The joy you felt at your retirement party is a fading memory; you’ve begun to feel restless. Or perhaps you could use some extra money for health insurance or a cruise. You’ve got company. Forty percent of boomers plan to work part time after leaving their main jobs, according to a recent survey by the Transamerica Center for Retirement Studies. Many will use the skills of their former work lives. Others will find an entirely new field.

The trick is to find something that feels more like fun than a workaday grind. To get you started, here are 10 jobs worth going back to work for.

Where The Jobs Are

The percentage of positions occupied by workers age 55+ in these growing fields:

Curators: 35 percent

Clinical, Counseling and School Psychologists: 32 percent

Instructional Coordinators: 34 percent

Library Technicians: 31 percent

Postsecondary Teachers: 34 percent

Museum Technicians and Conservators: 35 percent

Morticians, Undertakers and Funeral Directors: 42 percent

Source: EMSI, a labor-market data firm


  1. Interpreter/translator

Do you speak Spanish? Vietnamese? Turkish? In our multiethnic society, all sorts of institutions need help with languages: courts, social service agencies and customer service centers, to name a few. Typically you’ll need to get certified. But with that done, you’ll have the freedom of freelancing, taking jobs or turning them down. And a translator’s job can be the gateway to meeting fascinating new people and learning about new cultures.

Getting started: Check in with the website of the American Translators Association. Websites such as Upwork and can also help you find clients.

  1. Tax-return preparer

If you have a mind for numbers and computers, consider joining the small armies of tax preparers that firms such as H&R Block and Jackson Hewitt muster for the January-April peak tax season. Typically you’ll be doing the straightforward returns.

Getting started: You can build up experience with AARP Foundation Tax-Aide, which trains volunteers to help older people with their taxes. Check the big firms’ websites for details of their programs. Many companies will require you to take classes that they offer in the fall.

  1. Ride-hailing driver

Like meeting new people and making random explorations of the area where you live? Smartphones have spawned ride services such as Uber and Lyft. The basic requirements are a clean, well-operating car and a good driving record. When you want to work, you turn on an app and pick up nearby ride requests.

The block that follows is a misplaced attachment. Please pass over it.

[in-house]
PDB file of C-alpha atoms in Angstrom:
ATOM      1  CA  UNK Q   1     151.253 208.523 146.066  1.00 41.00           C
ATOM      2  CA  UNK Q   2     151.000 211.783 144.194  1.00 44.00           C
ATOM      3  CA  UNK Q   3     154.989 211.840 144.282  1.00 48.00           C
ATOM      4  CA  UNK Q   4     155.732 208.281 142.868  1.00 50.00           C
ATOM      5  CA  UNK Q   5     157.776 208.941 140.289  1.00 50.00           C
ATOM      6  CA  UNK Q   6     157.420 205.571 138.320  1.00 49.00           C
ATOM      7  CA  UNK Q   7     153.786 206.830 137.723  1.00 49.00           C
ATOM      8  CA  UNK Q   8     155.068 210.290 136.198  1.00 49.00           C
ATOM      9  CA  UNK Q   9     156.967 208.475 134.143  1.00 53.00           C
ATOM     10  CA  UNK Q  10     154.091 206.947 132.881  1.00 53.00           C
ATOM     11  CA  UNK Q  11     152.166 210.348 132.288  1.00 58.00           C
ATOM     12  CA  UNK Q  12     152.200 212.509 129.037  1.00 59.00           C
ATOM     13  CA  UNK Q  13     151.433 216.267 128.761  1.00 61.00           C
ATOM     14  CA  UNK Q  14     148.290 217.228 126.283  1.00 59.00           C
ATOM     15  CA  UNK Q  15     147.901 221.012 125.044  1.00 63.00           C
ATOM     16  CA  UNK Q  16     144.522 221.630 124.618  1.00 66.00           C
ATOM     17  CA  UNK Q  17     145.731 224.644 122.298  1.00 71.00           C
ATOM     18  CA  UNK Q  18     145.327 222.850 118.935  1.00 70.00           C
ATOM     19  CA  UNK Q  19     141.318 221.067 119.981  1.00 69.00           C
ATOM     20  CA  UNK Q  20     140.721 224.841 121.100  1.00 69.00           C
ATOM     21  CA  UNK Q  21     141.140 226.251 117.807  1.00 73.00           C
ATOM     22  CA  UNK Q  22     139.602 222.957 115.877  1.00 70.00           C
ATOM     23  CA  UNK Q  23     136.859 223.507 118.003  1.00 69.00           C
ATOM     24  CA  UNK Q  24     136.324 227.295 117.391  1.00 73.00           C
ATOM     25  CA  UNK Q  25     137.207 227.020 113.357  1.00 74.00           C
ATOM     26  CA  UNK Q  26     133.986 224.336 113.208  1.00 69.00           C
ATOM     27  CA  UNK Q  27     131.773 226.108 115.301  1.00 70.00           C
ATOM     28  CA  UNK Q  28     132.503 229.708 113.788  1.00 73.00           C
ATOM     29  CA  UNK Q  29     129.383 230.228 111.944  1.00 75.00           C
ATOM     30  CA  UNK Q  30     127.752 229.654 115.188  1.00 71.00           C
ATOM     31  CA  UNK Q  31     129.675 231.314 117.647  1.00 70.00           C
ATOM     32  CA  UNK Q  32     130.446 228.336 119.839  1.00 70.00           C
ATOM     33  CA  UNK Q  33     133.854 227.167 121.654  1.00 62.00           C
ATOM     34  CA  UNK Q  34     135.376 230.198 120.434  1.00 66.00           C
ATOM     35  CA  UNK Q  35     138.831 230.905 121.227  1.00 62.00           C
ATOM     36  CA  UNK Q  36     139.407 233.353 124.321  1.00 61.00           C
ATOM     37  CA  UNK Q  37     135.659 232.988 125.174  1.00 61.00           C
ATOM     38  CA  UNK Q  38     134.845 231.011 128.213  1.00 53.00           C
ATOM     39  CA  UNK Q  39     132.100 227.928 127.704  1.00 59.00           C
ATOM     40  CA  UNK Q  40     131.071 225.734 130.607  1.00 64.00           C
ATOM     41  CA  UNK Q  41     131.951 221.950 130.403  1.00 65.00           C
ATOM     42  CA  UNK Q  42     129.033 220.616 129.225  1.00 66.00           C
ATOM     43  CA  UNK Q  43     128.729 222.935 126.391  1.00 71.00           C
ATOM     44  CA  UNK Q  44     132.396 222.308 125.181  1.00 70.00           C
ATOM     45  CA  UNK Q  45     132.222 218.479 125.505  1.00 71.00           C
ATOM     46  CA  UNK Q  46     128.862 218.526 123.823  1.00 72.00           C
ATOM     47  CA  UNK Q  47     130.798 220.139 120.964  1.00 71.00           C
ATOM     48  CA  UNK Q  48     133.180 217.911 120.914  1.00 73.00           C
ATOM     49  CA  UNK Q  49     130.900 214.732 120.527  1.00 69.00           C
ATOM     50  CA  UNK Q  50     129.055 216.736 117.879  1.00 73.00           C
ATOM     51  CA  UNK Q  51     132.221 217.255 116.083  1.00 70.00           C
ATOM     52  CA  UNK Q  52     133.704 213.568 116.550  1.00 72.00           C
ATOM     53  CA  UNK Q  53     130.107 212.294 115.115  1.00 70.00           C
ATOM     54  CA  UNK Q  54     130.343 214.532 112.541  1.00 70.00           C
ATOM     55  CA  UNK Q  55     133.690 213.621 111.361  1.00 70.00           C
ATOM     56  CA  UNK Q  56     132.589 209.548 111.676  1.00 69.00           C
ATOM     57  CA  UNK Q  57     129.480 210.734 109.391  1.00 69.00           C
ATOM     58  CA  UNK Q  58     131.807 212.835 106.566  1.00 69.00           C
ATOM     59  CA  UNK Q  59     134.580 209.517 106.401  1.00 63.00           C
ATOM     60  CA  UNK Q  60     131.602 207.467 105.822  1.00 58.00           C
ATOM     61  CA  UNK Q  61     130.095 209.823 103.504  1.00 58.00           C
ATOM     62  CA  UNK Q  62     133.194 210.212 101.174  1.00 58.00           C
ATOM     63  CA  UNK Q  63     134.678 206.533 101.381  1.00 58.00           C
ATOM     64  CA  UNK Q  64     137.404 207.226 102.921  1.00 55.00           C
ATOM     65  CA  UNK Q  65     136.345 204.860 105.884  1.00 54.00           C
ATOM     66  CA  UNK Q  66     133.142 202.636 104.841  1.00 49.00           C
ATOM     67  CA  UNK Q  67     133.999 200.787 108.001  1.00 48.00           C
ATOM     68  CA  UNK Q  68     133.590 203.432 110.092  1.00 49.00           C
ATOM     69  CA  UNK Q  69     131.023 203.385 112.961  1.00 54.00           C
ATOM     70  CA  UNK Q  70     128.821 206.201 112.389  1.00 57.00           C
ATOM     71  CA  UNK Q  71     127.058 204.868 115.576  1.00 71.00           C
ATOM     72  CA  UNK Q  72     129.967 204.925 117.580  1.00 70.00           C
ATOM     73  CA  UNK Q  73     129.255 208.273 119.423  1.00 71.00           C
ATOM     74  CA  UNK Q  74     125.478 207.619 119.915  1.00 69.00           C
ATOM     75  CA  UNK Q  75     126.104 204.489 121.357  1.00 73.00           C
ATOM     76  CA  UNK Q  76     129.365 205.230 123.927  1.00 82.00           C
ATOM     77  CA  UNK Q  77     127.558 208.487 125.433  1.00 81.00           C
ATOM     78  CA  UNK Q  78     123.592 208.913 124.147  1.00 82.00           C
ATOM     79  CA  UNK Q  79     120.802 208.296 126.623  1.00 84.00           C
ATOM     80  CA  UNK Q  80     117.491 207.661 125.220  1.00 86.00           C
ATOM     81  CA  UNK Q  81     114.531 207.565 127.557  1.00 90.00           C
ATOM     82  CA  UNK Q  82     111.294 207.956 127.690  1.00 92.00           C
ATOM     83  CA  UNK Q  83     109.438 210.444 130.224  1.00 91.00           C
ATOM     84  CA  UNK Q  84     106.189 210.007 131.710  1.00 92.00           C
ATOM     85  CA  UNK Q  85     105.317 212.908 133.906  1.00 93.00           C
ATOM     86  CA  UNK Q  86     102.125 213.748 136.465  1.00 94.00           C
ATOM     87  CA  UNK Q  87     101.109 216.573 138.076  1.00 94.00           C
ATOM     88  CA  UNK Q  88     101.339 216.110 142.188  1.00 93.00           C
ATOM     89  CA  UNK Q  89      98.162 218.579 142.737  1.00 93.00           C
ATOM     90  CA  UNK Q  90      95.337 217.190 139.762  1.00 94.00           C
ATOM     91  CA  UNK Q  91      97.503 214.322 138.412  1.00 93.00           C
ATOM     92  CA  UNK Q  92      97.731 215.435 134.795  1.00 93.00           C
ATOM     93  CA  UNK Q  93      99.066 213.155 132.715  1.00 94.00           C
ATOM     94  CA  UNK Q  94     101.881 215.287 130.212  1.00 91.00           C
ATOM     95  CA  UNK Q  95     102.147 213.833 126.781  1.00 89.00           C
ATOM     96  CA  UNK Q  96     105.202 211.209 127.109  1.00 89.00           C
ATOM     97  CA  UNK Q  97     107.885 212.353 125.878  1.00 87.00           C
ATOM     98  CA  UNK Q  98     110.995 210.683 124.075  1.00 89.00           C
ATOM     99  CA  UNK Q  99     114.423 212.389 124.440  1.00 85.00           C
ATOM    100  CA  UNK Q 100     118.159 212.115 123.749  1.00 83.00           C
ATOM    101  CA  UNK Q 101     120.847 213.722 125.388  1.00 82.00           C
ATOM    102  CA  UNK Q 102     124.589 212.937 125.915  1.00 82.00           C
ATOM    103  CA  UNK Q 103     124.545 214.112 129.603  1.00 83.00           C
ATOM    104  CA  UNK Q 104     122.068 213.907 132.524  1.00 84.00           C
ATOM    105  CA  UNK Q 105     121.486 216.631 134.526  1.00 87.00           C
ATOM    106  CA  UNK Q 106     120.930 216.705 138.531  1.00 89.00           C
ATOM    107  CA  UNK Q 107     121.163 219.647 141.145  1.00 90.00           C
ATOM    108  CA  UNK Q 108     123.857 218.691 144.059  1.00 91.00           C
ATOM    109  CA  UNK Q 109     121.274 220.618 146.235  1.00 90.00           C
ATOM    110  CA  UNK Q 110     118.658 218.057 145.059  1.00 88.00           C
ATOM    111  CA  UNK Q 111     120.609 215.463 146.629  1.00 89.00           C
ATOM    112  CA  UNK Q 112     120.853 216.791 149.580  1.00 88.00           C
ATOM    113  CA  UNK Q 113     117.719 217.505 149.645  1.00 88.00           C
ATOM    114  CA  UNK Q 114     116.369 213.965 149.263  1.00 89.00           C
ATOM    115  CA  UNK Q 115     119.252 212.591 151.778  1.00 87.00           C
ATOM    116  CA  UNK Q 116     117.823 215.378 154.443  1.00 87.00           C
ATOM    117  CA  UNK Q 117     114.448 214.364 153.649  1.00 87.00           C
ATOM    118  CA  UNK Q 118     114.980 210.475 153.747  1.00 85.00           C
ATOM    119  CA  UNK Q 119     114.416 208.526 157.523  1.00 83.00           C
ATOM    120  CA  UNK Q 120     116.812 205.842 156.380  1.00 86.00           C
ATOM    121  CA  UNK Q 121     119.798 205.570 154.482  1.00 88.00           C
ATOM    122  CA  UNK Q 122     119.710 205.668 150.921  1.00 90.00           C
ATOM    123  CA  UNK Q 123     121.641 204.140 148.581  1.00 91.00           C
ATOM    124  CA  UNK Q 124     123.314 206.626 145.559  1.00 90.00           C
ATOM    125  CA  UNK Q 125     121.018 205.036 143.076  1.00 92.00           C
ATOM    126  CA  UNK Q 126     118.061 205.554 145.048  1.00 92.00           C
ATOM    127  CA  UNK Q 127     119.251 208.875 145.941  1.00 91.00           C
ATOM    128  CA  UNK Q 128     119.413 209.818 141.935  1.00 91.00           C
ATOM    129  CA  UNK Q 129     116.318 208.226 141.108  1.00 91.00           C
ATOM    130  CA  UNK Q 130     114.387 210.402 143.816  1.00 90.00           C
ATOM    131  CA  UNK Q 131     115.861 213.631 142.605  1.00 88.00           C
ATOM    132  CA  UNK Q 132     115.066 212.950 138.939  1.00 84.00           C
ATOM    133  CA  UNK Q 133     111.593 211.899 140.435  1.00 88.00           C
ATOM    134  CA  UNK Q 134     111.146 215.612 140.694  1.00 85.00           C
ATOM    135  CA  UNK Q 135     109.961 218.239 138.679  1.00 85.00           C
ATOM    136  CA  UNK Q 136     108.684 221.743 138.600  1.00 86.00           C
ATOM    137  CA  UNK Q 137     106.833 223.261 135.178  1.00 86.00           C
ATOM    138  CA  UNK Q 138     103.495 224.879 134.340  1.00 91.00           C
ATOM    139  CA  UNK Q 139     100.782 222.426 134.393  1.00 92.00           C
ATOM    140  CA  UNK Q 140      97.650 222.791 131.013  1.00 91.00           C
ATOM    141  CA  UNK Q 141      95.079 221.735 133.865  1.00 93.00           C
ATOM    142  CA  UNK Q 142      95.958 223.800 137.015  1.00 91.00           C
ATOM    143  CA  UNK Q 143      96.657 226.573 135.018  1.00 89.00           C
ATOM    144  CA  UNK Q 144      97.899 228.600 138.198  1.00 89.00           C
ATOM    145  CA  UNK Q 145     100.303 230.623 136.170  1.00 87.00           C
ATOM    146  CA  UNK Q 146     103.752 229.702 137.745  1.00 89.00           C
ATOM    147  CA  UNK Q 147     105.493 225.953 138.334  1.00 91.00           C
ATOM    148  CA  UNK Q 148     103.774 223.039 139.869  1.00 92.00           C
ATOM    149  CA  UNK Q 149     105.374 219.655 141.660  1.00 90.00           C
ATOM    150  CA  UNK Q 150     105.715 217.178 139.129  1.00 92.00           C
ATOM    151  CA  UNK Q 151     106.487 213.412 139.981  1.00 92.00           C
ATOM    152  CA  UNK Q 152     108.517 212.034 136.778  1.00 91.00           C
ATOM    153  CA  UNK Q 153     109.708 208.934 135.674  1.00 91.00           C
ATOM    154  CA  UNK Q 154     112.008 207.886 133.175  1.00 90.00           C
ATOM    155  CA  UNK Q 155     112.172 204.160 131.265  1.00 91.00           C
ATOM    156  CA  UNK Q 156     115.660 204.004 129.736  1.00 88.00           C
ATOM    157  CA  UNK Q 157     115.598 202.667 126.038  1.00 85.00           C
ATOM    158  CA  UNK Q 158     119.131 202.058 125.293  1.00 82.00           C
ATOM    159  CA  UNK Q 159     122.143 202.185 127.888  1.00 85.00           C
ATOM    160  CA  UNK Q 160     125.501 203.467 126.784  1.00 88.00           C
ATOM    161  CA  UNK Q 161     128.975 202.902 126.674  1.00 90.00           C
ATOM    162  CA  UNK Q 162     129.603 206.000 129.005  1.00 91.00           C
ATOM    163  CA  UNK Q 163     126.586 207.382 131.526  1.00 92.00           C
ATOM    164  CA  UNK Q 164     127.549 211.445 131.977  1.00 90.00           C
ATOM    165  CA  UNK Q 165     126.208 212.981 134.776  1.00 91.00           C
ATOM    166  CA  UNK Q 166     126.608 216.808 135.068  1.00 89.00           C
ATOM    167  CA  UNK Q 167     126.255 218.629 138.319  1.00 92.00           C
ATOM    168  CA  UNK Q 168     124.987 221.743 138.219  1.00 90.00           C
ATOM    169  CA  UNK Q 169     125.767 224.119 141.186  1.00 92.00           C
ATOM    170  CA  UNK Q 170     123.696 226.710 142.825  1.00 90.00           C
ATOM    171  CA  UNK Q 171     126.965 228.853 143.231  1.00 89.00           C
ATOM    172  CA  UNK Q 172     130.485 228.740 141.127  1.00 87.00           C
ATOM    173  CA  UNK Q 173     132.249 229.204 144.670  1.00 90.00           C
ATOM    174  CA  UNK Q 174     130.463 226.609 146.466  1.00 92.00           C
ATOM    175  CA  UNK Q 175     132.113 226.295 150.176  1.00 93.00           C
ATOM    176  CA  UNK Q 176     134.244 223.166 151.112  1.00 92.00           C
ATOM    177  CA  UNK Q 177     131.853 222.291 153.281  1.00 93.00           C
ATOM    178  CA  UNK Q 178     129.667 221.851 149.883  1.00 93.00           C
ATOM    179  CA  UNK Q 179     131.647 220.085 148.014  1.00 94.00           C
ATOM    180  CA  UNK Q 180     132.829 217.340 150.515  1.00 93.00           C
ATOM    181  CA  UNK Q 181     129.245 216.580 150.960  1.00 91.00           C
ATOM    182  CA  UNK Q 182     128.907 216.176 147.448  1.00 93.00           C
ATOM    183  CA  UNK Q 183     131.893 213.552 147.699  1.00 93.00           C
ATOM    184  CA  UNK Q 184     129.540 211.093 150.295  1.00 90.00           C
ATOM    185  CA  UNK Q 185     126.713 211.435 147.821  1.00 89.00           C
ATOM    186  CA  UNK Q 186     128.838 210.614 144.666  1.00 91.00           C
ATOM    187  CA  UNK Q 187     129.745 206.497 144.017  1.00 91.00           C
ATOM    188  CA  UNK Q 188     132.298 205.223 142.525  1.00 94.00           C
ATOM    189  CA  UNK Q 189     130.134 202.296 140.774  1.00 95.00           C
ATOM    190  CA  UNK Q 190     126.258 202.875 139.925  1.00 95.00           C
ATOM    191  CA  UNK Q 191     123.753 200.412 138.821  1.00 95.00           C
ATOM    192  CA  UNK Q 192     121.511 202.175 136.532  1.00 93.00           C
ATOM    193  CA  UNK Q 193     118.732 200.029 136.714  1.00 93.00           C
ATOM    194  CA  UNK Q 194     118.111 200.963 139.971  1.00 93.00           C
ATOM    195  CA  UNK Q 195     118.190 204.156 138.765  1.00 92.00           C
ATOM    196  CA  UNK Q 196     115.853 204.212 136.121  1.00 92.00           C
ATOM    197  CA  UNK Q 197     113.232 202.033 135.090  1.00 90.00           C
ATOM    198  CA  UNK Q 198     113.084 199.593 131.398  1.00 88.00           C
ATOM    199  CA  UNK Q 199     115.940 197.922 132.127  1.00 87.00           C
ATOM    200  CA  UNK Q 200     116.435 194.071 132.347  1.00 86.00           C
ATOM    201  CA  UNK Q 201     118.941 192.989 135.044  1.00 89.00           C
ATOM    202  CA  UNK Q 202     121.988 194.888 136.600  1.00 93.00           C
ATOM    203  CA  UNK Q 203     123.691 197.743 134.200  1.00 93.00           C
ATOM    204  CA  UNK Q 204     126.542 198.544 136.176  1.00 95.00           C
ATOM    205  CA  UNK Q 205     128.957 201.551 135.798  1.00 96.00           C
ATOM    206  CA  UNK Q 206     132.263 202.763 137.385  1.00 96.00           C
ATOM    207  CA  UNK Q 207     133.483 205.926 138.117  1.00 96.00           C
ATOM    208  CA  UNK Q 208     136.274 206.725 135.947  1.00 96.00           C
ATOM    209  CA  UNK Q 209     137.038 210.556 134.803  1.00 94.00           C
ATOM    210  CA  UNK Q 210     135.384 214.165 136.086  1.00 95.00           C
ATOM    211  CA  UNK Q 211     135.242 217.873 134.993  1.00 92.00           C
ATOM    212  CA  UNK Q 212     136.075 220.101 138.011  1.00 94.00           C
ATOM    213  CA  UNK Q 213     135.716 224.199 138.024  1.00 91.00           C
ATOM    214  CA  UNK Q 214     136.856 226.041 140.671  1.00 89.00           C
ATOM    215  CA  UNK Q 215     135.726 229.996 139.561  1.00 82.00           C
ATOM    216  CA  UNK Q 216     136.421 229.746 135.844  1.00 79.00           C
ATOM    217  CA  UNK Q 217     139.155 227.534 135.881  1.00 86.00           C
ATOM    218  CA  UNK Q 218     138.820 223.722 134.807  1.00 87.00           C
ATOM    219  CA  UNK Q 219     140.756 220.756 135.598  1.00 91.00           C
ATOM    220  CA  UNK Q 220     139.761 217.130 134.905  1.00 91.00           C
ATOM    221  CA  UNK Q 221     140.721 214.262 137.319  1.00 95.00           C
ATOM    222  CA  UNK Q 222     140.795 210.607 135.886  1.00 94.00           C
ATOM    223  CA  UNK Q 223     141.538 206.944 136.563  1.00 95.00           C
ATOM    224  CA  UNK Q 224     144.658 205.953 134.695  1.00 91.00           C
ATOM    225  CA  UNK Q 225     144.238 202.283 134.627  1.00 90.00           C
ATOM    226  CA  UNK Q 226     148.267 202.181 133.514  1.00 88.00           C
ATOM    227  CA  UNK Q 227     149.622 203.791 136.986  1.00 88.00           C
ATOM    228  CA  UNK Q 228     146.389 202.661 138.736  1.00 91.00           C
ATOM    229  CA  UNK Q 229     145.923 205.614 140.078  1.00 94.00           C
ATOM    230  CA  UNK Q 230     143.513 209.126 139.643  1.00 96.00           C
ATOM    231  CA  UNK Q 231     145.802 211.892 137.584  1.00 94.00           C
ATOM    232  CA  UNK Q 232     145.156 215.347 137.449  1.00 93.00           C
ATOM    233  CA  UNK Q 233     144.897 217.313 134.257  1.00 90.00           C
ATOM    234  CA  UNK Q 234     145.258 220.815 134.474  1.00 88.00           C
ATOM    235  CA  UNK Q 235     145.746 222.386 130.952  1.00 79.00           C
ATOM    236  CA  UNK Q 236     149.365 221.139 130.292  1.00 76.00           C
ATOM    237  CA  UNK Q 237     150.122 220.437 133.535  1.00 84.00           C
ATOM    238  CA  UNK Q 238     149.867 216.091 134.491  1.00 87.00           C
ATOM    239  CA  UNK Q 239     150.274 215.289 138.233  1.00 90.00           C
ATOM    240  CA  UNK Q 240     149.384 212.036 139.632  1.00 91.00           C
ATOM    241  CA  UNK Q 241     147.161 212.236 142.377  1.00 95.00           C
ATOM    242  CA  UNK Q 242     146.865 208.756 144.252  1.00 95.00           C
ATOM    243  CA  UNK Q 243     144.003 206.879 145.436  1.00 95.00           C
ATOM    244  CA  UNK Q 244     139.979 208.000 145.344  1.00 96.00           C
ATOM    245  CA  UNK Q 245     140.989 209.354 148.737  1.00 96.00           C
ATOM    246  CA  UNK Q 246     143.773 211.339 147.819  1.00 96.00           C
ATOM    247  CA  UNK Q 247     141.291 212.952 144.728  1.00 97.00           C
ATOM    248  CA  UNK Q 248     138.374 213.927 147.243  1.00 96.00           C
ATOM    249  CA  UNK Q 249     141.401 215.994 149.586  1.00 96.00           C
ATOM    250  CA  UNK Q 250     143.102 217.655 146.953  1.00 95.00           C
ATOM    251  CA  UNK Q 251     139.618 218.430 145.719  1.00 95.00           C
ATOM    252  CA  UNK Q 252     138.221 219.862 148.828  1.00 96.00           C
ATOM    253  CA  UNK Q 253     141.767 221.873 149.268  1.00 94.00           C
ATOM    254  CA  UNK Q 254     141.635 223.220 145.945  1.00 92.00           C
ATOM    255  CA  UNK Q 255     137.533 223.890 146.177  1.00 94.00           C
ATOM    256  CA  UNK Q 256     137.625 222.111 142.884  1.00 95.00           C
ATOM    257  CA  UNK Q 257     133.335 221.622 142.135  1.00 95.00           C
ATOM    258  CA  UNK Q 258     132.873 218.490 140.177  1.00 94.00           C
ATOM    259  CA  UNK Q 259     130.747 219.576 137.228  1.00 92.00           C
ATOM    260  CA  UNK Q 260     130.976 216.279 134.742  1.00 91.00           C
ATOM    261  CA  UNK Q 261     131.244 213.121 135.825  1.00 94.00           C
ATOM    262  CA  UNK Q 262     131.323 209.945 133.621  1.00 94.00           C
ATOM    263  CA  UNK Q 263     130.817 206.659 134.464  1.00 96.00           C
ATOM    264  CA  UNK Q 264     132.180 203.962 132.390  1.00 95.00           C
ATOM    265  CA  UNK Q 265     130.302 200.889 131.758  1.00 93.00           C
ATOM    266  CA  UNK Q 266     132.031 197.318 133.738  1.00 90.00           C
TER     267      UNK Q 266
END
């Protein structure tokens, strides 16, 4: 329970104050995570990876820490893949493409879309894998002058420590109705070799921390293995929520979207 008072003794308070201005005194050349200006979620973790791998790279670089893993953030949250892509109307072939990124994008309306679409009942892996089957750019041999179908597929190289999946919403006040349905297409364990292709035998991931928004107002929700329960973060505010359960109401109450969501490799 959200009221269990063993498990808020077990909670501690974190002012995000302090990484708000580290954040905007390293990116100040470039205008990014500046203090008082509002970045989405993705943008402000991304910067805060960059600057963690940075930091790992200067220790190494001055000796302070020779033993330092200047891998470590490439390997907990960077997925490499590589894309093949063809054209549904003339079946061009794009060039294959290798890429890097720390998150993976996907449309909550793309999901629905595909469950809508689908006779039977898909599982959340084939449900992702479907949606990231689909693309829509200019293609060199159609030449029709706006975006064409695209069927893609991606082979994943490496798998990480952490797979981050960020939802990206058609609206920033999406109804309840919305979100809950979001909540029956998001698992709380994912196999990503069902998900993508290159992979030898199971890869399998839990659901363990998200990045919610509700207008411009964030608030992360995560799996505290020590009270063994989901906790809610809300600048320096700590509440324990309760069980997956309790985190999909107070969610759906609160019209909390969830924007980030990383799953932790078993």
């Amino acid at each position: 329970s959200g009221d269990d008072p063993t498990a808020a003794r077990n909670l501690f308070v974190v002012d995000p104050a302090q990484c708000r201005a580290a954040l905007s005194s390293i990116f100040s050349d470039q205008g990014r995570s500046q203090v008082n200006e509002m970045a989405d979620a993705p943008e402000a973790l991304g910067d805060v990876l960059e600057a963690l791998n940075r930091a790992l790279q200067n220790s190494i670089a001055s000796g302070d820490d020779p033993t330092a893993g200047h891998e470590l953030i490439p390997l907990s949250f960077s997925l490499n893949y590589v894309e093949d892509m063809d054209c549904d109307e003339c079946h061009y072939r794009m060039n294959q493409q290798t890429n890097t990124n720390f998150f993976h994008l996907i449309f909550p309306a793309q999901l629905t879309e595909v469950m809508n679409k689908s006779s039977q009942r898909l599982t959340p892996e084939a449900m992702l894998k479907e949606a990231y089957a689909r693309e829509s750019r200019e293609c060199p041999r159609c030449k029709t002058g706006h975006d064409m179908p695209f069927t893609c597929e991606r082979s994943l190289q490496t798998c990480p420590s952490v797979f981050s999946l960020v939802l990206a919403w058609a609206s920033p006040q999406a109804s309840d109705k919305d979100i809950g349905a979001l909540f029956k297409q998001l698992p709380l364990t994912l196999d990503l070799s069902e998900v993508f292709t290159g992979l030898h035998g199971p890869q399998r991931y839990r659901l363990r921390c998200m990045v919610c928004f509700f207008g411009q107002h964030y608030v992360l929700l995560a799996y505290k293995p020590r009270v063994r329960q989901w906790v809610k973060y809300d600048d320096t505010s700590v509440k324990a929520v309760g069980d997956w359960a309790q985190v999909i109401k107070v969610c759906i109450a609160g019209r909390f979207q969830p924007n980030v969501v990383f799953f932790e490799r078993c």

Getting started: Check the big companies’ websites for details. Note that many areas have local start-ups as well.

  1. Park ranger

Maybe your idea of a well-spent day is experiencing the great outdoors. Each year the National Park Service and state park agencies take on rangers for the summer surge. You can also seek employment in the parks’ hotels and restaurants. If you’re lucky, you’ll work in a historic lodge.

Getting started: To find seasonal openings for park rangers, go to and search “National Park Service.” For other jobs, look at the website of Aramark, a firm that the NPS uses for many of its facilities and concessions. Or check the website of your state’s parks department.

  1. Direct Salesperson

The thought of working from home after years of commuting and office politics may be your idea of joy. If you’ve got what it takes to make a pitch, consider direct-sales firms like Mary Kay, Avon and Cutco. You need only a computer, internet access, a phone and a comfort level with calling strangers. You may have to pay for a start-up kit, but legitimate firms will buy back products you haven’t been able to sell.

Getting started: Get tips at the website of the Direct Selling Association. Do some due diligence—not all firms out there are straight shooters. Check out individual companies at the website of the Better Business Bureau.

  1. Dog Walker or Pet Sitter

If you are one of those people for whom being with animals is never a chore, make a few bucks at it. Summer, spring break and holidays are the peak times, but there’s also demand year-round from working people who want Rusty to get some midday exercise. You get some, too!

Getting started: This is usually a word-of-mouth business. Get the talk started by posting notices at the local pet store and on local Listservs. The website TaskRabbit, which connects people who need help performing certain jobs with those willing to do them, can also find you clients.

  1. Retail Cashier

If you like to stay busy, work a check-out lane and watch the hours fly by. Demand spikes at certain times of the year, but stores always have a need for cashiers. Be prepared for hours of standing and loads of personal contact. Also available: jobs in shelf stocking, security and customer greeting.